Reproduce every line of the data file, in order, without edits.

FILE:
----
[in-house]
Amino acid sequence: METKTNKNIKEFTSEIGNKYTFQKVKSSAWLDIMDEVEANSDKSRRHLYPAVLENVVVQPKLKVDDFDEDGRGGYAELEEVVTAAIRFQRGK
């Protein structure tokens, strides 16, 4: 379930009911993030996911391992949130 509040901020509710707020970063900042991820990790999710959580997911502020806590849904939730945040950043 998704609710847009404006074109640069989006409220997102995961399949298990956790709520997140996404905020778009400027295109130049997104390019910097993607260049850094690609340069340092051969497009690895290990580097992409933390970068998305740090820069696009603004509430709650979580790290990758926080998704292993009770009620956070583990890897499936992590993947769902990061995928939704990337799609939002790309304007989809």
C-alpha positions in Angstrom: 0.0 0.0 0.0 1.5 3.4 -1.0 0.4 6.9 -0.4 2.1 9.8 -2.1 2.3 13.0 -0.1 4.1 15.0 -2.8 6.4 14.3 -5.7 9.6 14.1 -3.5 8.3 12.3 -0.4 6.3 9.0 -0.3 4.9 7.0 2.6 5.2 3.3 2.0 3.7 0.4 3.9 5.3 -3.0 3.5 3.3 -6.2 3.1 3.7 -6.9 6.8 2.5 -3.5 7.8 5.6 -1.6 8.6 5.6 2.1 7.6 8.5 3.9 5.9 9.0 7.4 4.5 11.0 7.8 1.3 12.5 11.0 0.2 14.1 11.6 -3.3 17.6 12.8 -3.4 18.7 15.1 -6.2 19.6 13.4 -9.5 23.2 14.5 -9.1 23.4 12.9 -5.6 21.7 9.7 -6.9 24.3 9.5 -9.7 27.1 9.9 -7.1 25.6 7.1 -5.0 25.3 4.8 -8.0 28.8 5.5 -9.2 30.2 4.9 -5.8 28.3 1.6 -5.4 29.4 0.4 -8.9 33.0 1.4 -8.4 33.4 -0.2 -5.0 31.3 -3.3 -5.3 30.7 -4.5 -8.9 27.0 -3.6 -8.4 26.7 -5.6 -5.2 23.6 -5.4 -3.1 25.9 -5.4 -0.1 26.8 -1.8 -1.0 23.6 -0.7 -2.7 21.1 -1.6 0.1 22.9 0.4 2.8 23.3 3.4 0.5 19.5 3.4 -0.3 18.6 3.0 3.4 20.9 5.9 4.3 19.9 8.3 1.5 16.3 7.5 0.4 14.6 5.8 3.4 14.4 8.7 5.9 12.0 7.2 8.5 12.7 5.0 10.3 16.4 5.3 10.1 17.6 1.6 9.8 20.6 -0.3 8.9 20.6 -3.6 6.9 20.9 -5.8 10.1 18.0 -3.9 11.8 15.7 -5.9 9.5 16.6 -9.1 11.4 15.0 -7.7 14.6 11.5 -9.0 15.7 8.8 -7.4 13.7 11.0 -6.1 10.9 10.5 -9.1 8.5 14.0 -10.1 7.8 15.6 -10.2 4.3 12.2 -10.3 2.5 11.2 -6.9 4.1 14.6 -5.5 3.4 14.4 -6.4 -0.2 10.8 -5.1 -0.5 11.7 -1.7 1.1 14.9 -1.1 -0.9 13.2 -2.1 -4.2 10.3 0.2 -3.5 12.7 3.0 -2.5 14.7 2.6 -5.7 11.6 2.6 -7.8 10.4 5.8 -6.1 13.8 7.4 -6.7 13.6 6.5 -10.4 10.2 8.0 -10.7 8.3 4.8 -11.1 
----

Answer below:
[in-house]
Amino acid sequence: METKTNKNIKEFTSEIGNKYTFQKVKSSAWLDIMDEVEANSDKSRRHLYPAVLENVVVQPKLKVDDFDEDGRGGYAELEEVVTAAIRFQRGK
């Protein structure tokens, strides 16, 4: 379930009911993030996911391992949130 509040901020509710707020970063900042991820990790999710959580997911502020806590849904939730945040950043 998704609710847009404006074109640069989006409220997102995961399949298990956790709520997140996404905020778009400027295109130049997104390019910097993607260049850094690609340069340092051969497009690895290990580097992409933390970068998305740090820069696009603004509430709650979580790290990758926080998704292993009770009620956070583990890897499936992590993947769902990061995928939704990337799609939002790309304007989809």
C-alpha positions in Angstrom: 0.0 0.0 0.0 1.5 3.4 -1.0 0.4 6.9 -0.4 2.1 9.8 -2.1 2.3 13.0 -0.1 4.1 15.0 -2.8 6.4 14.3 -5.7 9.6 14.1 -3.5 8.3 12.3 -0.4 6.3 9.0 -0.3 4.9 7.0 2.6 5.2 3.3 2.0 3.7 0.4 3.9 5.3 -3.0 3.5 3.3 -6.2 3.1 3.7 -6.9 6.8 2.5 -3.5 7.8 5.6 -1.6 8.6 5.6 2.1 7.6 8.5 3.9 5.9 9.0 7.4 4.5 11.0 7.8 1.3 12.5 11.0 0.2 14.1 11.6 -3.3 17.6 12.8 -3.4 18.7 15.1 -6.2 19.6 13.4 -9.5 23.2 14.5 -9.1 23.4 12.9 -5.6 21.7 9.7 -6.9 24.3 9.5 -9.7 27.1 9.9 -7.1 25.6 7.1 -5.0 25.3 4.8 -8.0 28.8 5.5 -9.2 30.2 4.9 -5.8 28.3 1.6 -5.4 29.4 0.4 -8.9 33.0 1.4 -8.4 33.4 -0.2 -5.0 31.3 -3.3 -5.3 30.7 -4.5 -8.9 27.0 -3.6 -8.4 26.7 -5.6 -5.2 23.6 -5.4 -3.1 25.9 -5.4 -0.1 26.8 -1.8 -1.0 23.6 -0.7 -2.7 21.1 -1.6 0.1 22.9 0.4 2.8 23.3 3.4 0.5 19.5 3.4 -0.3 18.6 3.0 3.4 20.9 5.9 4.3 19.9 8.3 1.5 16.3 7.5 0.4 14.6 5.8 3.4 14.4 8.7 5.9 12.0 7.2 8.5 12.7 5.0 10.3 16.4 5.3 10.1 17.6 1.6 9.8 20.6 -0.3 8.9 20.6 -3.6 6.9 20.9 -5.8 10.1 18.0 -3.9 11.8 15.7 -5.9 9.5 16.6 -9.1 11.4 15.0 -7.7 14.6 11.5 -9.0 15.7 8.8 -7.4 13.7 11.0 -6.1 10.9 10.5 -9.1 8.5 14.0 -10.1 7.8 15.6 -10.2 4.3 12.2 -10.3 2.5 11.2 -6.9 4.1 14.6 -5.5 3.4 14.4 -6.4 -0.2 10.8 -5.1 -0.5 11.7 -1.7 1.1 14.9 -1.1 -0.9 13.2 -2.1 -4.2 10.3 0.2 -3.5 12.7 3.0 -2.5 14.7 2.6 -5.7 11.6 2.6 -7.8 10.4 5.8 -6.1 13.8 7.4 -6.7 13.6 6.5 -10.4 10.2 8.0 -10.7 8.3 4.8 -11.1 